Wednesday, January 21, 2015

Carnations—Or Are They Poppies?

—Photo by Robert Lee Haycock, Antioch

—Robert Lee Haycock

The hills are green
The new year, too
I'm off the bus
Riot of poppies at the Park-and-Ride
Orange as marshmallow peanuts and as big
More to come
Carrot-y leaves among wings of yarrow
Knots of white bloom as high as my belt buckle
There's that red-headed girl I've loved so long
And my Sassy yellow dog
I'm home


—Robert Lee Haycock

Drawing a blank
For the life of her
Morning couldn't recall
What she'd gotten up to last night

Sand dune eyes
Morning wondered
That taste on her teeth
Banana pudding and meringue

Snarl of tule blankets
Morning pulled them up
Over her frosty shoulders
Decided she wasn't rising today

And told the insistent Sun
To go fuck himself

 Yogini Contemplating Flight
—Photo by Robert Lee Haycock

—Lelania Arlene, Sacramento

I used to feel a Tapestry, a plethora of caprice,
Something to grow on, a tale in every inch, not an "I’ll get around to".

Now I am something of a decrease, reduced to a piece,
Something you tore off and used to cover a hole in the sole of  your shoe.

If not to be whole, a real story, an object of plunder to yet fleece,
A sugar tit, a soother and toother, of succor to you and you and you.

My story was folded and I traveled as book cover, shyly creased,
I soaked in tears, as you fingered rosary comfort in familiar tattoo.

We were born again as a bonny pair of dolls, plump with generous fleece,
Secrets were told, sometimes atop a satin pillow, at others muddied, outgrew.

I once was the only adornment of the loneliest, onliest niece,
A headband, folded over in reassurance, smoothed until gleaming new.

I lined a nest of pinky mice, cradled them in colored thread, alas Mieces!
Pieces and pieces of value in relation to— with never a self to attend to.


—Lelania Arlene

This cat named Tree broke it down like this in drag-speech,
He says he knew it was wrong when he looked and saw her teeth were framed in black like tombstones.
He said I was in my sin gal at the crossroads of the sick corner, I was in uhh breach.
I watched them all fall to black-framed teeth and blackmail, they be yeah, jones.

Not your never-mind , they chorused as they all joined each other in their sin-leech,
Until they got into their sin, over their greedy organs and missed the upright of they bones.
Then they cried for help, but I couldn’t even hear them, man, for I was yeah, outta reach
I was far from the sick corner, keeping to my own sins, yeah uhhh outta they hustle zones.


—Lelania Arlene

The hips of the clouds opened up,
The deluge began.
Reflections of perception in shards,
Forgive yourselves, children,
You needn’t blame your eyes,
Your heart saw what was needed to be seen.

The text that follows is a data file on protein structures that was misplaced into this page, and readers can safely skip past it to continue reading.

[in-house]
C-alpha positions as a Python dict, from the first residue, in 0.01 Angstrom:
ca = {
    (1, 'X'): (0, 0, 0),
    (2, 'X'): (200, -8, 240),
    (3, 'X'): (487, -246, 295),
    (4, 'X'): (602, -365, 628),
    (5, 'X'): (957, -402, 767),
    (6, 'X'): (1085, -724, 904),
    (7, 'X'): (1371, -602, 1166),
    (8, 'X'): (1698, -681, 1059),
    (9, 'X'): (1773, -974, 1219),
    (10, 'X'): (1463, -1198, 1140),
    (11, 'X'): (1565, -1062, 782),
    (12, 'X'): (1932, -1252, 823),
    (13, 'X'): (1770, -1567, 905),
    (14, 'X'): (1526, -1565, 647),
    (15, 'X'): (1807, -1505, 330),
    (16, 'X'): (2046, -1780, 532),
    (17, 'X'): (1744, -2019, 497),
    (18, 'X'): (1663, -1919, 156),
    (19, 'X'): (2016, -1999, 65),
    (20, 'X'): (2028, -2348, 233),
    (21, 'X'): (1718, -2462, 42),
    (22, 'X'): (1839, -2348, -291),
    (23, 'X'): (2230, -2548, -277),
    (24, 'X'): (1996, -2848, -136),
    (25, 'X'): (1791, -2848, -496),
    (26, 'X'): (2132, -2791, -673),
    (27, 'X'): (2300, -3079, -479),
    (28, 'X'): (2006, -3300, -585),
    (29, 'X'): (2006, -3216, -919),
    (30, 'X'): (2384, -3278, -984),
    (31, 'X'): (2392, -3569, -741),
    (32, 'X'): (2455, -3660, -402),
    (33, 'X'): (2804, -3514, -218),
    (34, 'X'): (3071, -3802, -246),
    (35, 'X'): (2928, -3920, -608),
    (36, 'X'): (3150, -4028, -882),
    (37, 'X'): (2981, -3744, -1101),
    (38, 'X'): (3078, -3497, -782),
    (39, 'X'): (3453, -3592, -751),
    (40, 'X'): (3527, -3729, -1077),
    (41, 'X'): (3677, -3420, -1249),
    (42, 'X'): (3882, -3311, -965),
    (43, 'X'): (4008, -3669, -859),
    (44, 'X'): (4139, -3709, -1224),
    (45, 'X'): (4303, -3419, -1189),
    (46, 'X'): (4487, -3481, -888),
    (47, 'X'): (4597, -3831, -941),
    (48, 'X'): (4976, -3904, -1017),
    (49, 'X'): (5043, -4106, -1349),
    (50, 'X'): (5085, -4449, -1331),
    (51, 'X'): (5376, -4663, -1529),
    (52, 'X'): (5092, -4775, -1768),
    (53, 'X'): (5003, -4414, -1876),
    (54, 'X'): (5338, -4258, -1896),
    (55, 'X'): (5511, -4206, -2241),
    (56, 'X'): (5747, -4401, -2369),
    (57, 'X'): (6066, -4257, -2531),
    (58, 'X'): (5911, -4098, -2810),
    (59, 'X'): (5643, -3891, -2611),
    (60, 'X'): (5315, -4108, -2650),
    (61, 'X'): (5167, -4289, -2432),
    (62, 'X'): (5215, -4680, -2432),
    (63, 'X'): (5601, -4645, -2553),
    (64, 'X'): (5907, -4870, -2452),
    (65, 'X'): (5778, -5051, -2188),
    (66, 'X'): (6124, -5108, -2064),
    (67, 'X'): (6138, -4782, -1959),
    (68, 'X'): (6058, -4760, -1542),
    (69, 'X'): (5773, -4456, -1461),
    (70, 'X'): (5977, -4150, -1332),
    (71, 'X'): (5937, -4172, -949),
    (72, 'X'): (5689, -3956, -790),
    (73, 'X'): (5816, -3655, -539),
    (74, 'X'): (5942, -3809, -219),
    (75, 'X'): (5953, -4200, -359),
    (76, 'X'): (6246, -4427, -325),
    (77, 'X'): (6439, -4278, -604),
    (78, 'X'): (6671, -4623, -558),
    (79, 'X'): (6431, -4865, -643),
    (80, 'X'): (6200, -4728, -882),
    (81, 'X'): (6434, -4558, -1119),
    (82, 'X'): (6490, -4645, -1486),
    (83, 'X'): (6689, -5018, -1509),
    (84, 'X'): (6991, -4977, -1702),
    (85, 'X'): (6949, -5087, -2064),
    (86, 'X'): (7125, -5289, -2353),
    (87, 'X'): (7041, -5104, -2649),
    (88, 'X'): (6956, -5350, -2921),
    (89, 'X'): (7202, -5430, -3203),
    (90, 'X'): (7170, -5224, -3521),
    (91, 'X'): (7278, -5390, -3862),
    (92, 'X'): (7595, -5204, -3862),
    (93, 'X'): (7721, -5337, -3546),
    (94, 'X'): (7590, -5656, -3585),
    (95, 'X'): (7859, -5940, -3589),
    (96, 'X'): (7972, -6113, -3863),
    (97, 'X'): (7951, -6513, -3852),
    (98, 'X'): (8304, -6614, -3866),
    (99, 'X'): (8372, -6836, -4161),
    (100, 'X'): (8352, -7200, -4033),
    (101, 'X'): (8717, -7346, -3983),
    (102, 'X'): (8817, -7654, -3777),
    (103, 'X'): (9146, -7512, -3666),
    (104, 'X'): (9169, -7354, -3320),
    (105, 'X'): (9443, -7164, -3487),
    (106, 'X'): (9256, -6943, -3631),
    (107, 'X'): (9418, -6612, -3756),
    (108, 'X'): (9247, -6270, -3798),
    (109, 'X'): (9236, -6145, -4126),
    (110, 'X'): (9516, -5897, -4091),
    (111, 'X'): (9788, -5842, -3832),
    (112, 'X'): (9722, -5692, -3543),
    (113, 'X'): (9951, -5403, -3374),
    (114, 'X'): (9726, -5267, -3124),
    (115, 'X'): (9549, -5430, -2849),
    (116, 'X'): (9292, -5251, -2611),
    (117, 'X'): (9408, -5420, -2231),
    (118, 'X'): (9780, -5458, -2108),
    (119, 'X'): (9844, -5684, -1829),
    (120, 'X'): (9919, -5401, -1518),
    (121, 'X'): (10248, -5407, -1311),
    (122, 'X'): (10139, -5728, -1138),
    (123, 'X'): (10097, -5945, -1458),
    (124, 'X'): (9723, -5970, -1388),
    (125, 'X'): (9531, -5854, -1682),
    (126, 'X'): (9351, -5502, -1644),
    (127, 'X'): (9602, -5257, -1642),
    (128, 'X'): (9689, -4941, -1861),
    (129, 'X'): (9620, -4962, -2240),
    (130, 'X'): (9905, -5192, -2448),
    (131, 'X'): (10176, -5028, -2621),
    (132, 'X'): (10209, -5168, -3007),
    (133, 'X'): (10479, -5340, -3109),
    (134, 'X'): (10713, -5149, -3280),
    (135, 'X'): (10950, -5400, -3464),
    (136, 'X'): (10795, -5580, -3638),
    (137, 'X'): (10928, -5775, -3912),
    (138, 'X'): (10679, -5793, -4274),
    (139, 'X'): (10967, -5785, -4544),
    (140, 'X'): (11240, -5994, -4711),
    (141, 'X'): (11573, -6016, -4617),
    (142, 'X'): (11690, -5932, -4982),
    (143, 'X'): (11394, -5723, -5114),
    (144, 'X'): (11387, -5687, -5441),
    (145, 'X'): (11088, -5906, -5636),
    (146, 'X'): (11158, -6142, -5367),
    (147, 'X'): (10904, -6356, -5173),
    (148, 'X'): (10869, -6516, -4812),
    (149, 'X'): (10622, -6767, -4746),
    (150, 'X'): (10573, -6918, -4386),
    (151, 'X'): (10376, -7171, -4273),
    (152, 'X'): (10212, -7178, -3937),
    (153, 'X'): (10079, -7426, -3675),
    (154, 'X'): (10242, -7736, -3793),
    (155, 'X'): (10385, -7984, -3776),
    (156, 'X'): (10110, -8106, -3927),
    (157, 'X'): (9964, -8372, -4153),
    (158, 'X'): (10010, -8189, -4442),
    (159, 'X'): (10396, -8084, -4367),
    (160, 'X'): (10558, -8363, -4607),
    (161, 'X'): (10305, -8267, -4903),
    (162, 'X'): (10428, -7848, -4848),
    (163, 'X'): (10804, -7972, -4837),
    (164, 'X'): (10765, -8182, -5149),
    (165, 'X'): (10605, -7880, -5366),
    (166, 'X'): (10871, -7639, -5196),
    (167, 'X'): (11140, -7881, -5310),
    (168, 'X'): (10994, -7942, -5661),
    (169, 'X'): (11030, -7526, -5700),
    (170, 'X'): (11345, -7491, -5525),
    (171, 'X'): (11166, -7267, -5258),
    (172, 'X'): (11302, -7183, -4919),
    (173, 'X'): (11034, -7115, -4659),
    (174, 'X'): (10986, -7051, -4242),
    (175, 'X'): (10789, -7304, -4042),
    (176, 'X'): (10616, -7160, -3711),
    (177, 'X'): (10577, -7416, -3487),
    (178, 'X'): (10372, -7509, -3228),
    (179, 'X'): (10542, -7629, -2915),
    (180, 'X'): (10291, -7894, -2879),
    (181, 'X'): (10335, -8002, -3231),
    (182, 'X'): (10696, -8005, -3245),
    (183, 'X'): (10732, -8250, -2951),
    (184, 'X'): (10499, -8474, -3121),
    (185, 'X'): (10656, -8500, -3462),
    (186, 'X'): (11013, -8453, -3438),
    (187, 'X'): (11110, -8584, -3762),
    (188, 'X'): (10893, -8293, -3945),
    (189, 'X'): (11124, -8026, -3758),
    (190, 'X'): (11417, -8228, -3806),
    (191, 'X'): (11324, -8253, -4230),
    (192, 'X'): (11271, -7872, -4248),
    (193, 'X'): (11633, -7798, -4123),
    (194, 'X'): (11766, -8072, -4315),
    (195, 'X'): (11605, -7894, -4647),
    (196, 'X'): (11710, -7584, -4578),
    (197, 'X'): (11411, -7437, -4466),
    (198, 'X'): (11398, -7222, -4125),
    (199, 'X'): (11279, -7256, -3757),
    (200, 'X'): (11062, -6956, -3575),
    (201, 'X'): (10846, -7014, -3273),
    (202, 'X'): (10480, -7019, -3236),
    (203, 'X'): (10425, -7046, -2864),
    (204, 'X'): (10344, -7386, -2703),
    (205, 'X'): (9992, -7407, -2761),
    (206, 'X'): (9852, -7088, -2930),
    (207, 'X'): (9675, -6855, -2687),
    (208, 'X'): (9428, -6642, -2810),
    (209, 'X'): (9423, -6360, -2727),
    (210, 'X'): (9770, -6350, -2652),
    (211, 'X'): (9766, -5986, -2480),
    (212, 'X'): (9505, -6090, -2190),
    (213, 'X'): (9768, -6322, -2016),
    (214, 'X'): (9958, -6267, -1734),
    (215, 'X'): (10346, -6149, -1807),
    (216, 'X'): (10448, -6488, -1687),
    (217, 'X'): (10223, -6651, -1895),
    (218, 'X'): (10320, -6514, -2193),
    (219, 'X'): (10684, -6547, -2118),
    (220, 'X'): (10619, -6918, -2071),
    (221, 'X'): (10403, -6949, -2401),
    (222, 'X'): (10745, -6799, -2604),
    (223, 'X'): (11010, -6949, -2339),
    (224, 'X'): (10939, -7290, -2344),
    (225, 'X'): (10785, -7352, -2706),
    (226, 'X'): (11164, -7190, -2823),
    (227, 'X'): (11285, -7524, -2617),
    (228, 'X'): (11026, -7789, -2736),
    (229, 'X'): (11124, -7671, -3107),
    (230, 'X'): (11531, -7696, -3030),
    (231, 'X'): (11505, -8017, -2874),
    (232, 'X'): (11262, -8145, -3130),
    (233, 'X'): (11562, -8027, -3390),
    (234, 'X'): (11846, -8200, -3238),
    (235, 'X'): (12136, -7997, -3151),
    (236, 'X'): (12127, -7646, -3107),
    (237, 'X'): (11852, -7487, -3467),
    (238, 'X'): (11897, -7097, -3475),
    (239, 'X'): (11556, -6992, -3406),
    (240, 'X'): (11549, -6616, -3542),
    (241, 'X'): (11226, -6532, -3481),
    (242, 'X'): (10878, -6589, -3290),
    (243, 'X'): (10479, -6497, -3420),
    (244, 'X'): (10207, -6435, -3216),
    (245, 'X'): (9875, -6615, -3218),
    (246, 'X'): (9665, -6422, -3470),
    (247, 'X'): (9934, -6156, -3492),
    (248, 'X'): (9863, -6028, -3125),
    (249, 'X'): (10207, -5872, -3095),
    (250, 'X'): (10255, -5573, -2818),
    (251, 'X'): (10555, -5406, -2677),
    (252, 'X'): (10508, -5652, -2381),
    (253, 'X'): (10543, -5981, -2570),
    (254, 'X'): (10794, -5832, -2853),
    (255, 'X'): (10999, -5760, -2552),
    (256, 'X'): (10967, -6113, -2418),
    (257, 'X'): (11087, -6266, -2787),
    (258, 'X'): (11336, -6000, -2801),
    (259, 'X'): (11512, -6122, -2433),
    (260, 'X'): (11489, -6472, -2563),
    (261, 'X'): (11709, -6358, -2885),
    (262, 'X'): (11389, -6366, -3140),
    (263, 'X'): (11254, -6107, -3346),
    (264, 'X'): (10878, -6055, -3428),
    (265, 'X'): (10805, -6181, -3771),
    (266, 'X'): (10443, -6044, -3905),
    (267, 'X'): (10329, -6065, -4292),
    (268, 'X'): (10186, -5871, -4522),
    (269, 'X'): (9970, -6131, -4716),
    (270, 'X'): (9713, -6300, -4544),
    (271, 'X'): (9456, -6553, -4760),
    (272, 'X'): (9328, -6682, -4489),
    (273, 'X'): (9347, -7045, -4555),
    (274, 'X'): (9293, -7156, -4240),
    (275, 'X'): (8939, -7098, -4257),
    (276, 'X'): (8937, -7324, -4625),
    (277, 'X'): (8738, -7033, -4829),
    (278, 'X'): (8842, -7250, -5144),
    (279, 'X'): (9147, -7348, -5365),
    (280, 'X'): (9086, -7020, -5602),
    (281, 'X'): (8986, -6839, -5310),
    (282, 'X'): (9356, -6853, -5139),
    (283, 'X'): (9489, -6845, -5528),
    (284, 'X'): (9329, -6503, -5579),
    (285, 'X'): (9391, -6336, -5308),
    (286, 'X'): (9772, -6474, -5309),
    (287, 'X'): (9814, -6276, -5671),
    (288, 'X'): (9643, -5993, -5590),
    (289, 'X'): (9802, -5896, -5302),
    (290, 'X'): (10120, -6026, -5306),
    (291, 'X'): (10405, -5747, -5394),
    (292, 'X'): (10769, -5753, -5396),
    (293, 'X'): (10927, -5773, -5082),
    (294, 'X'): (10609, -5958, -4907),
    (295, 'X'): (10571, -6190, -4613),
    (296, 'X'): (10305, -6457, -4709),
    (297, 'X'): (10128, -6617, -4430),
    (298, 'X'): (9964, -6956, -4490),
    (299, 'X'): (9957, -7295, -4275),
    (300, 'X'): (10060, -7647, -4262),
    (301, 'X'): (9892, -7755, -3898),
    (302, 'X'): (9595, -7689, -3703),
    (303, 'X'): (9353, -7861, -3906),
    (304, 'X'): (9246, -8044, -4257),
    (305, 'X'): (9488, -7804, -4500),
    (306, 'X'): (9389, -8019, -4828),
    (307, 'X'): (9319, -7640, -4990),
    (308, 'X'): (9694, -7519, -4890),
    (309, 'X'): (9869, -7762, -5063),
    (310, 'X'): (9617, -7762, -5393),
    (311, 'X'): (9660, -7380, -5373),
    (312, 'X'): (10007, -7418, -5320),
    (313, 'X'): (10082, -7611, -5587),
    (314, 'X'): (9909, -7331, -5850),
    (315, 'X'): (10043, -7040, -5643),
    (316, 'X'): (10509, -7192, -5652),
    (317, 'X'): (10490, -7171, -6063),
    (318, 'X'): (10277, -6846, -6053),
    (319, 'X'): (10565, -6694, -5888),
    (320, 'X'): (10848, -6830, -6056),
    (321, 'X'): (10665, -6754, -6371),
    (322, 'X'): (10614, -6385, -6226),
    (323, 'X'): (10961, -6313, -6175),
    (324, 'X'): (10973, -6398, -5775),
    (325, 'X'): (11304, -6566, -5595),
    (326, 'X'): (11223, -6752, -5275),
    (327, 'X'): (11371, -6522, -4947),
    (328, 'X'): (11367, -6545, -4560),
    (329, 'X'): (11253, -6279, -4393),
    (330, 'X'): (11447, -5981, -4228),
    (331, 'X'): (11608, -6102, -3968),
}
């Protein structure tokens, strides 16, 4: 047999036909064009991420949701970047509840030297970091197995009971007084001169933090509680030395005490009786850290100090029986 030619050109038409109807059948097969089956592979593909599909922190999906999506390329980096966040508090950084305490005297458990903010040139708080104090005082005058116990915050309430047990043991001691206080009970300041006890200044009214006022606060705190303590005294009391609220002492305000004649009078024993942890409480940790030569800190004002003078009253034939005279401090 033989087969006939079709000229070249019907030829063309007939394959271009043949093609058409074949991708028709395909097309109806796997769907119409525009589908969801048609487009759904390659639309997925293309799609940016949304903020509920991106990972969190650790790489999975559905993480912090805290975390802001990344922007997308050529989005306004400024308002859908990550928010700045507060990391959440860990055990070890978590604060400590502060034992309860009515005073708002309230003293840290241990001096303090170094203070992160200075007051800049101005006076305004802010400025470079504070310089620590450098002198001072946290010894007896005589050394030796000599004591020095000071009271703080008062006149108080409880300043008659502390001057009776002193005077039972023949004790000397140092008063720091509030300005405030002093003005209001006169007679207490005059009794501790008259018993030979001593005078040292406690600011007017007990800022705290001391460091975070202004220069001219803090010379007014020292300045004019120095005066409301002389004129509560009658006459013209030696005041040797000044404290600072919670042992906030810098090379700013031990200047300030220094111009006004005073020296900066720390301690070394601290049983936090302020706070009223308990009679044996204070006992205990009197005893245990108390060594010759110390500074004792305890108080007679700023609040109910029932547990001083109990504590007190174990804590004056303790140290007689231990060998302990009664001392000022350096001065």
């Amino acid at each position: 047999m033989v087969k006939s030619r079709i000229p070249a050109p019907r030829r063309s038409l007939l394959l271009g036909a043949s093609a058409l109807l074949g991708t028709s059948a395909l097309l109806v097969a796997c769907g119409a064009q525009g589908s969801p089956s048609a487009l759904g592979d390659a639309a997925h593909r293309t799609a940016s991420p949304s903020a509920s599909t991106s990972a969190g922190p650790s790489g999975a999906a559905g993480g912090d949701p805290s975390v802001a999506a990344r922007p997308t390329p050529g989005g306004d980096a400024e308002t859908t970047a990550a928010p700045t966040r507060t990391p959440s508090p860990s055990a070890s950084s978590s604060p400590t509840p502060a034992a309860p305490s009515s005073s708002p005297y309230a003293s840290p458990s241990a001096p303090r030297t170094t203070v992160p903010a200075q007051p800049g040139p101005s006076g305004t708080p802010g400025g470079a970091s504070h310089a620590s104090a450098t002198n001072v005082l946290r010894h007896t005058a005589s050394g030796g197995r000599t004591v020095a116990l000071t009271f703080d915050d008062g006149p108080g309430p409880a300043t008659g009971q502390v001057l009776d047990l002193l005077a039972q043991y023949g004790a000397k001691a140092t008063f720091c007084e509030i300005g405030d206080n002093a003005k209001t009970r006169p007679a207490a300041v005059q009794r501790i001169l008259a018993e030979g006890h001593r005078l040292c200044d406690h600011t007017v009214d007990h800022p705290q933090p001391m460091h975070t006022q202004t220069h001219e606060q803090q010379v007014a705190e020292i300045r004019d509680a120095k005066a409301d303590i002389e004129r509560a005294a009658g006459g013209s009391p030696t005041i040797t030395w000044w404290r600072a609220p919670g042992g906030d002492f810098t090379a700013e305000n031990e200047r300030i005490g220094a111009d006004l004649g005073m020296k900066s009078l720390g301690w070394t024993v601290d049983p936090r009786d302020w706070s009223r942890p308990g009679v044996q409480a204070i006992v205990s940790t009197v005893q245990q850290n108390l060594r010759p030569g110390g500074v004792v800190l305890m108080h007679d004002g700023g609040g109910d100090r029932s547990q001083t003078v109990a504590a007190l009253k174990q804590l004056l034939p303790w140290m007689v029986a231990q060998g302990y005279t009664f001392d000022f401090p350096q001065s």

Your universe like a smooth stone that you put in your mouth,
You could not help yourself.
It was shiny and felt good.
Violently you dance in protest,
Then you calm and stretch before the majesty.
Hush, it is good, child,
It is not the red shoes of man.
It’s another womb.
It cannot be fought,
You can only seek to kick or nourish.
Hush, it is your mother.

 That Way Home
—Photo by Robert Lee Haycock

—Kevin Jones, Elk Grove
“Cheer up, sir, and
Buy a flower off a poor
Girl.” I would. I did.
Eliza Doolittle.
I was Henry Higgins,
Or rather George
Bernard Shaw in a
Play about them both
In a Little Theatre
Production, oh, thirty
Years ago. 

I’m sure
It was red carnations
Back then. Theatre
Wanted, they thought,
Back then, to take
Chances: fifty years
In a country barn
(Hey, my father’s got
A barn; you’ve got
Costumes! Let’s put
On a show!) Really.
And never a bad review.

Hubris is not good for
Theatre, nor anything else.
They bought an old
Bakery building, there
On the town square
There in Canton Illinois.

You could look it up.  
And we’ll do edgy theatre,
Or what would pass
For it, in central Illinois.

Dear Liar is the story
Of Irish playwright
George Bernard Shaw and his
Muse/lover/leading lady
Mrs. Patrick Campbell
Told in letters. Over forty
Years. Was not difficult
To age forty years between
Act one and two: baggier pants;
Loose suspenders. You walk old.

Imagined it was not going
Well opening night, when
I noticed the local drama
Critic dozing in the front
Row. She was gone
By act two, but somehow
Shaw and his paramour
Got to the end together.

We’re not talking Lear, or Hamlet,
Or even Charlie’s Aunt here.
Play got reviewed on
The front page of
The local paper: “Not like
Normal drama.”
I was flattered. 
But ticket sales went down;
Theatre couldn’t make
The payments. Lost
The winter theatre.

You can still go visit it.
A Goodwill store now. 
Still see the sets,
Buy the costumes.


Today's LittleNip:

—Lelania Arlene

The wet awakened the city and its scents,

I hear the kiss of tires on the licorice road.

Open the window to wildish nature,

Feel the illicit thrill of night’s last breath. 



—Photo by Robert Lee Haycock